Newton’s Apple

Will Casey |

As of yesterday’s market close, the S&P 500 was down 16.3% for the year. Apple stock was down a similar amount – 16.5%. Bonds haven’t fared much better with the US bond aggregate down 10.5% at the close of markets yesterday.

For many months the S&P 500 index did not reflect what was actually going on in the US stock market.  According to a January 6th 2022 article in Bloomberg, 40% of the stocks in the NASDAQ Composite Index were down more than 50% from their highs.  Since that time, I venture to guess that the majority of the stocks in that index are down by more than half.

The S&P 500 Index held up much better than the NASDAQ due to the fact that a few stocks had been doing the heavy lifting for the index. In January, the top 10 stocks led by Apple, comprised 30% of the value of the index. The famous FAANG stocks (Facebook, Apple, Amazon, Netflix, Google) had been the investment darlings of the past few years, and all had been significant beneficiaries of the COVID disruptions. They all plowed strongly ahead in the past 3 years while many other companies struggled to keep the lights on.

2022, however, brought about some significant dental pain for the FAANGs – Facebook (Meta) is down 42%, Amazon is down 35%, Netflix is down over 70%, and Google (Alphabet) is down 19%. As previously noted, Apple is the star of the group being down only 16%.

It’s in periods like these that I appreciate the time that I have spent in this career. Since 1982 I have witnessed Black Monday (stocks down an average of 22%), the tech bubble crash of 2000, the Great Financial Crisis of 2007. All of these shared a common thread, stock prices had gotten ahead of the underlying value being created by the companies themselves.

To give you some perspective, here is a graph showing the average price earnings (p/e) ratio for the S&P 500 going back to the 1800’s.



What should be obvious is that every time that ratio gets much above 20, stocks tend to fall back. The most recent reading is a shade over 20 – down from the recent high of around 38.

I had recently heard many folks, both professionals and non, suggesting that we were in a new paradigm, that stocks could, and should be trading at higher multiples given low interest rates, and a lack of viable alternative investments. I heard the same arguments back in 1999. I didn’t buy it then, and I certainly don’t now.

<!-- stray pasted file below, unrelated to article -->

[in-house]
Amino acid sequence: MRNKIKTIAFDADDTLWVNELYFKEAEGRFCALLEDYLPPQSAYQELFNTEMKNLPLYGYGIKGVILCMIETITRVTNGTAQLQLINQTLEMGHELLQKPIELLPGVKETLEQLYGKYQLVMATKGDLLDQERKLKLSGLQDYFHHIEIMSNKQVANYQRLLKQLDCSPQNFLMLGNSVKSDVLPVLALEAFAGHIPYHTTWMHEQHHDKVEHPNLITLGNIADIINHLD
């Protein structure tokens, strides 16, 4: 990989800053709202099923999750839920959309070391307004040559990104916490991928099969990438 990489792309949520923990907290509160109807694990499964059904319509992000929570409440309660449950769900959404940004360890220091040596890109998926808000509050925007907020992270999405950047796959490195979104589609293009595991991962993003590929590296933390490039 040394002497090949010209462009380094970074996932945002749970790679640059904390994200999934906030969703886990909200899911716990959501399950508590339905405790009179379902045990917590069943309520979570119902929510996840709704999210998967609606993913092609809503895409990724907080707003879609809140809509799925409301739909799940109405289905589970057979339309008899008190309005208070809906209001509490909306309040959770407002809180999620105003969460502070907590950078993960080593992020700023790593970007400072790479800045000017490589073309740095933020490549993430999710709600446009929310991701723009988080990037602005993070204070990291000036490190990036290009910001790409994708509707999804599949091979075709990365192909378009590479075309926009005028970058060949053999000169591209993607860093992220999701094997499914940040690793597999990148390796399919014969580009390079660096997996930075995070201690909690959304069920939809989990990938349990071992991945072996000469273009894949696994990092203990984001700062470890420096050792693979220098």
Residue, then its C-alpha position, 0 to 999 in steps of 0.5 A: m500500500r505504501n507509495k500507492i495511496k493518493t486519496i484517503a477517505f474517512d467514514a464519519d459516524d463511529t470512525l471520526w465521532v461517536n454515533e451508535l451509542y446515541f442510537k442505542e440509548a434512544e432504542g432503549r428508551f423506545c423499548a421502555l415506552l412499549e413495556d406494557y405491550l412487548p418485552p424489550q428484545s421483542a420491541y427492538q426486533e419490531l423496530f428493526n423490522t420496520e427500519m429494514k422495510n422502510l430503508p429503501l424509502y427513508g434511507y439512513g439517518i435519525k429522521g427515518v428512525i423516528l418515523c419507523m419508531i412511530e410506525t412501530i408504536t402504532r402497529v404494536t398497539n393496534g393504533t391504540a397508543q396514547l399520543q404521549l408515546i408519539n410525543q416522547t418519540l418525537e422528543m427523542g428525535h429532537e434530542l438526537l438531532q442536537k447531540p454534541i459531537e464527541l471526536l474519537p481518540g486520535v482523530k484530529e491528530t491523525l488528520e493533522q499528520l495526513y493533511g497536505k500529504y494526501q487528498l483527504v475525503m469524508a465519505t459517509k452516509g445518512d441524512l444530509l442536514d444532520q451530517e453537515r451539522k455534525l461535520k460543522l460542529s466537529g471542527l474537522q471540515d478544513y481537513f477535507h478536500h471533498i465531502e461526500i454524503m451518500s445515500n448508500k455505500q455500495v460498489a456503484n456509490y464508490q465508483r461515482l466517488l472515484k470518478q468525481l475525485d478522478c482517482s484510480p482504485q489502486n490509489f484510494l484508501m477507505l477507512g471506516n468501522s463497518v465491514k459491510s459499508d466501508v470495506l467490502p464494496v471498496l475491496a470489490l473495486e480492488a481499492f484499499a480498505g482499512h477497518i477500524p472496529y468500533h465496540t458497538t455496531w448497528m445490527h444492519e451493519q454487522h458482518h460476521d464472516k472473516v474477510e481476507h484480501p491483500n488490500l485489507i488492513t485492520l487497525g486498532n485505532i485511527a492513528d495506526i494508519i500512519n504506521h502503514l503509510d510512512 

When a stock is purchased, an investor is buying future cash flows. If a company continues to be profitable, that profitability will ultimately be reflected in increased enterprise value, and ultimately its stock price. Unfortunately, too many either don’t understand that lesson, don’t believe it, or think that companies can “grow to the sky”. Clearly, they can’t.

What isn’t helping matters this time around is the prospect of continued inflation (see my latest newsletter, Putinflation) coupled with a slowing economy, both domestic and foreign. And, of course, the prospect that the current war in Ukraine will have long-lasting negative economic impacts.

I’ve never forgotten a valuable lesson I learned from a client many years ago. He was a very successful real estate investor and had just closed the sale on a very large deal. He made a substantial amount of money on the transaction, and I had been complimenting him on the price that he had gotten for the project. He turned to me and said in a serious voice, “Will, I made my money the day I bought this property, not the day I sold it”. His message was clear – don’t overpay for an asset. If you do, you’ll have to hope that someone comes along and pays an even higher price (the “greater fool theory”).

I’ve been doing this long enough to understand that market swings are part of the deal. Markets get overpriced, and eventually gravity takes over and pulls things back into balance.

Over the years I have investigated many ways to protect portfolios – market timing, stop losses, option strategies, among others. What they all have in common is the underlying belief that the operator is ultimately smarter than the markets themselves. In the course of my career, I have never witnessed anyone consistently make the right market calls over a full cycle.

Instead, we prefer to build truly diversified portfolios that can withstand the short-term, emotional whims of the market. By paying reasonable prices for the assets we own, and positioning them in a way to take advantage of their inter-relationships with each other, we increase the odds of long-term success.

Periods like these are no fun for anyone. They do require discipline, and resolve to navigate them. We believe we have both.